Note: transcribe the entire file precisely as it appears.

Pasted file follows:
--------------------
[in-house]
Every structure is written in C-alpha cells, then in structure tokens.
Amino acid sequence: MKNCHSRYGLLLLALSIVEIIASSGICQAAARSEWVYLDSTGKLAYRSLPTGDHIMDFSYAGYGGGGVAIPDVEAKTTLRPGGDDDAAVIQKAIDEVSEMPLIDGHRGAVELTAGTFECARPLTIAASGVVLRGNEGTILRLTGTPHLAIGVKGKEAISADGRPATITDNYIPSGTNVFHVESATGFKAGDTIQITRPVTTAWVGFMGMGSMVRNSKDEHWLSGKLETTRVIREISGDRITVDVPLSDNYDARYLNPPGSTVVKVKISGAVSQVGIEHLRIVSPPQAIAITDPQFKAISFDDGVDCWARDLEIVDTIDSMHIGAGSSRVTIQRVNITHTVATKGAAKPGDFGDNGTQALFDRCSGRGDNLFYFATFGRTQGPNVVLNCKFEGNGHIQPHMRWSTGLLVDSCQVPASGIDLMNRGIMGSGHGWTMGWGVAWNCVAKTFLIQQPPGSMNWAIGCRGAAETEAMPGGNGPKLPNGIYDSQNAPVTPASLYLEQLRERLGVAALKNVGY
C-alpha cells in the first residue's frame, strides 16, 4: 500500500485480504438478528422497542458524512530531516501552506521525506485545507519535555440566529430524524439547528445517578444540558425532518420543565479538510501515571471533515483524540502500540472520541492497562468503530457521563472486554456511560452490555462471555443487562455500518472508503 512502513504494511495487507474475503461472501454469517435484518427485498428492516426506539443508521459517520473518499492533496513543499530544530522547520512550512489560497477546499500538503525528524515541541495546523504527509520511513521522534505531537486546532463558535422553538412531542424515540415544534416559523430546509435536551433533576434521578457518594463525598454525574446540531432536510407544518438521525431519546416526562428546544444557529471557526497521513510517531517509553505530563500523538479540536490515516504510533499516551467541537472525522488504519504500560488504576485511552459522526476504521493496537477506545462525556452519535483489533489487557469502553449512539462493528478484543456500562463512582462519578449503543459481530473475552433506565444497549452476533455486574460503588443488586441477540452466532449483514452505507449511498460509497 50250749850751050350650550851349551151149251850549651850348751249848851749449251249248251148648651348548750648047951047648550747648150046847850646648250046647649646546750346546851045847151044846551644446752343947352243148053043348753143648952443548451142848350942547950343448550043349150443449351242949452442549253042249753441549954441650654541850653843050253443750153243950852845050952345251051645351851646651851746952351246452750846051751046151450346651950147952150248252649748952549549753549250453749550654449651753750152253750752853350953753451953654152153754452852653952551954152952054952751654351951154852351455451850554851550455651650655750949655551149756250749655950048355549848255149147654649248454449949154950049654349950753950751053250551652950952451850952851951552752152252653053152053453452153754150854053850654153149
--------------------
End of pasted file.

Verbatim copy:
[in-house]
Every structure is written in C-alpha cells, then in structure tokens.
Amino acid sequence: MKNCHSRYGLLLLALSIVEIIASSGICQAAARSEWVYLDSTGKLAYRSLPTGDHIMDFSYAGYGGGGVAIPDVEAKTTLRPGGDDDAAVIQKAIDEVSEMPLIDGHRGAVELTAGTFECARPLTIAASGVVLRGNEGTILRLTGTPHLAIGVKGKEAISADGRPATITDNYIPSGTNVFHVESATGFKAGDTIQITRPVTTAWVGFMGMGSMVRNSKDEHWLSGKLETTRVIREISGDRITVDVPLSDNYDARYLNPPGSTVVKVKISGAVSQVGIEHLRIVSPPQAIAITDPQFKAISFDDGVDCWARDLEIVDTIDSMHIGAGSSRVTIQRVNITHTVATKGAAKPGDFGDNGTQALFDRCSGRGDNLFYFATFGRTQGPNVVLNCKFEGNGHIQPHMRWSTGLLVDSCQVPASGIDLMNRGIMGSGHGWTMGWGVAWNCVAKTFLIQQPPGSMNWAIGCRGAAETEAMPGGNGPKLPNGIYDSQNAPVTPASLYLEQLRERLGVAALKNVGY
C-alpha cells in the first residue's frame, strides 16, 4: 500500500485480504438478528422497542458524512530531516501552506521525506485545507519535555440566529430524524439547528445517578444540558425532518420543565479538510501515571471533515483524540502500540472520541492497562468503530457521563472486554456511560452490555462471555443487562455500518472508503 512502513504494511495487507474475503461472501454469517435484518427485498428492516426506539443508521459517520473518499492533496513543499530544530522547520512550512489560497477546499500538503525528524515541541495546523504527509520511513521522534505531537486546532463558535422553538412531542424515540415544534416559523430546509435536551433533576434521578457518594463525598454525574446540531432536510407544518438521525431519546416526562428546544444557529471557526497521513510517531517509553505530563500523538479540536490515516504510533499516551467541537472525522488504519504500560488504576485511552459522526476504521493496537477506545462525556452519535483489533489487557469502553449512539462493528478484543456500562463512582462519578449503543459481530473475552433506565444497549452476533455486574460503588443488586441477540452466532449483514452505507449511498460509497 50250749850751050350650550851349551151149251850549651850348751249848851749449251249248251148648651348548750648047951047648550747648150046847850646648250046647649646546750346546851045847151044846551644446752343947352243148053043348753143648952443548451142848350942547950343448550043349150443449351242949452442549253042249753441549954441650654541850653843050253443750153243950852845050952345251051645351851646651851746952351246452750846051751046151450346651950147952150248252649748952549549753549250453749550654449651753750152253750752853350953753451953654152153754452852653952551954152952054952751654351951154852351455451850554851550455651650655750949655551149756250749655950048355549848255149147654649248454449949154950049654349950753950751053250551652950952451850952851951552752152252653053152053453452153754150854053850654153149